Trailing wires and loose carpets, broken handrails or general clutter can be a hazard. If you need help with repairs or removing risks in your home contact a Home Improvement Agency or a handyperson service.
There is a wide range of equipment and new technology available to help people with sight problems. These include putting raised markings on appliance controls, clocks with high-contrast or tactile faces, talking watches and telephones with large, clearly marked buttons. The RNIB provides information on what is available, how to get hold of useful items and advice on living with sight problems.
Living with hearing loss
Many of us experience some degree of hearing loss as we grow older. If you have hearing loss, there’s a wide range of equipment and technology available to help. Devices to alert you visually to things you may not be able to hear, such as doorbells and smoke alarms that flash, are particularly important in the home. You may want to get wireless smoke alarms fitted. These connect using radio signals so that if one goes off, they all do. You can buy versions of these that use vibrating pads, which can be put under your pillow at night, to get your attention. For expert advice on alarms, contact your local Fire and Rescue service.
Telephones are an important way of keeping in touch with people and of summoning help in an emergency. There are voice-based and text-based options available. You can also get a sounder beacon installed which flashes and makes loud signals when a telephone or any sensor is activated. What works best for you will depend on your needs.
Combined hearing and sight loss
Many people in later life experience loss of both sight and hearing. For information on the particular issues raised by combined hearing-and-sight loss or deafblindness and suggestions on how to maintain your independence, contact Sense.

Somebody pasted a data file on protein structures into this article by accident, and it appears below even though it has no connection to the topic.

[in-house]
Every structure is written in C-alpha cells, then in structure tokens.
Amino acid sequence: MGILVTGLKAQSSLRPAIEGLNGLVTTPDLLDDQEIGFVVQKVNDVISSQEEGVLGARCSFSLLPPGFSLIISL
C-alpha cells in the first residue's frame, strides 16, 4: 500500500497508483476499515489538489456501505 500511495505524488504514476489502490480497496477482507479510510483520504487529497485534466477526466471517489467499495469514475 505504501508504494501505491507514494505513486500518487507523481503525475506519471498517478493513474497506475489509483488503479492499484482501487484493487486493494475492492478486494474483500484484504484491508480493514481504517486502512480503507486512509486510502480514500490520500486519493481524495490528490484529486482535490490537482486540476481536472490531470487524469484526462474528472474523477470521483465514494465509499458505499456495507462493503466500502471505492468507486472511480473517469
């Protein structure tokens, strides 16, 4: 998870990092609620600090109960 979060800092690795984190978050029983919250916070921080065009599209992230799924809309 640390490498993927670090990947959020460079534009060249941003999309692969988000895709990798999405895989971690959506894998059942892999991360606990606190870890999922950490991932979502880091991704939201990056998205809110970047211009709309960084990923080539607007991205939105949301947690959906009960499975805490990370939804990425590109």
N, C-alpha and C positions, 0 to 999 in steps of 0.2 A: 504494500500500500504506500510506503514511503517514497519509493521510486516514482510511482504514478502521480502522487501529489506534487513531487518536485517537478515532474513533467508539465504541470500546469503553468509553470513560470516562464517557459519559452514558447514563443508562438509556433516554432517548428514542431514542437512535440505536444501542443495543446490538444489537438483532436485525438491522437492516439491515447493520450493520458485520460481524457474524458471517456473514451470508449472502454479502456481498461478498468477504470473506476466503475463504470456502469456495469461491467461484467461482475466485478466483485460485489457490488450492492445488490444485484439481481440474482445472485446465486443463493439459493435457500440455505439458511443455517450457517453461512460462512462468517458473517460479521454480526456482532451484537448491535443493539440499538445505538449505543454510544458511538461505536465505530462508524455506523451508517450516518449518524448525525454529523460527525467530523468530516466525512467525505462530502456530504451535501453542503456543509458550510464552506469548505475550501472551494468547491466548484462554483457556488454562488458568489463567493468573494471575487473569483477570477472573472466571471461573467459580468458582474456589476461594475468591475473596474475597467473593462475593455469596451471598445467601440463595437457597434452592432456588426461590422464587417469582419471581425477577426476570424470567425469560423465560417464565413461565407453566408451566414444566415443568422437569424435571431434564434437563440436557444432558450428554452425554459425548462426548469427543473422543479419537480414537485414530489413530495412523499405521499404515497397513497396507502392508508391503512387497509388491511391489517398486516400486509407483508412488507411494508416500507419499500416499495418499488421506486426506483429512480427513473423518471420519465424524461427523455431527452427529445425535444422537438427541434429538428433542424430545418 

Living with memory loss
As we get older, we may experience memory problems that can make it more difficult to carry out daily tasks. Here are some suggestions for how you can use new technologies to help with things such as organizing your day and remembering where you’ve put your belongings. You might find that a family member or carer can help to set up some of these reminders for you.
If you have a mobile phone, use the calendar in it as a memory aid. For example, you can add that you have an appointment on a certain day and choose when you want to be reminded. Your phone will beep to remind you.
Use an item locator so you can easily find things such as your keys or purse. You attach small tags to the things you want to be able to find them if you lose them, you press a button on the locator and the tag will beep and flash to help you find the missing item.
Get a digital speech recorder and player to remind you about things you need to do at the time you need to do them. For example, you could set it to remind you that there are sandwiches in the fridge for you at lunchtime.
If you tend to forget what day of the week it is, consider getting a calendar clock that shows you the day, date and time.
A talking photo album could help if you enjoy looking at photos but sometimes forget on which occasions they were taken. You record a short message about each photo that plays for you when you press a button for that photo in the album.
If you worry about getting lost and you want to let someone you trust know you’ve gone out and where you are, consider getting a personal locator. These are devices that use GPS technologies to tell a trusted person your exact location. It can be linked to your mobile phone or you can carry a separate device with you.